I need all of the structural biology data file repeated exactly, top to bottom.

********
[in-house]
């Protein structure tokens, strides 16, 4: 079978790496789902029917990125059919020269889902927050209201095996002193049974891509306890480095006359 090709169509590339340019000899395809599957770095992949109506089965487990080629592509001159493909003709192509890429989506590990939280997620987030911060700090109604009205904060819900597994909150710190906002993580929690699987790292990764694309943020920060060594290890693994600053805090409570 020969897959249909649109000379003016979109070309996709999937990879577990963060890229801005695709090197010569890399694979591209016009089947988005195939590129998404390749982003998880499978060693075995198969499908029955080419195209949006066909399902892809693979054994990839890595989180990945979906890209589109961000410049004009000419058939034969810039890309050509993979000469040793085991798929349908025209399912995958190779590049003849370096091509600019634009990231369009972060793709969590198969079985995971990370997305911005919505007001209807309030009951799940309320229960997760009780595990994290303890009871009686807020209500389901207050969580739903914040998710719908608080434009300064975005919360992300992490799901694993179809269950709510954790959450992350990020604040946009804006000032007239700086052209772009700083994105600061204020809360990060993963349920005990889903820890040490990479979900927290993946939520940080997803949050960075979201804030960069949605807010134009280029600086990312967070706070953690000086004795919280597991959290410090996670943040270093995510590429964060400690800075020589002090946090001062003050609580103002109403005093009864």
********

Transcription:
[in-house]
């Protein structure tokens, strides 16, 4: 079978790496789902029917990125059919020269889902927050209201095996002193049974891509306890480095006359 090709169509590339340019000899395809599957770095992949109506089965487990080629592509001159493909003709192509890429989506590990939280997620987030911060700090109604009205904060819900597994909150710190906002993580929690699987790292990764694309943020920060060594290890693994600053805090409570 020969897959249909649109000379003016979109070309996709999937990879577990963060890229801005695709090197010569890399694979591209016009089947988005195939590129998404390749982003998880499978060693075995198969499908029955080419195209949006066909399902892809693979054994990839890595989180990945979906890209589109961000410049004009000419058939034969810039890309050509993979000469040793085991798929349908025209399912995958190779590049003849370096091509600019634009990231369009972060793709969590198969079985995971990370997305911005919505007001209807309030009951799940309320229960997760009780595990994290303890009871009686807020209500389901207050969580739903914040998710719908608080434009300064975005919360992300992490799901694993179809269950709510954790959450992350990020604040946009804006000032007239700086052209772009700083994105600061204020809360990060993963349920005990889903820890040490990479979900927290993946939520940080997803949050960075979201804030960069949605807010134009280029600086990312967070706070953690000086004795919280597991959290410090996670943040270093995510590429964060400690800075020589002090946090001062003050609580103002109403005093009864």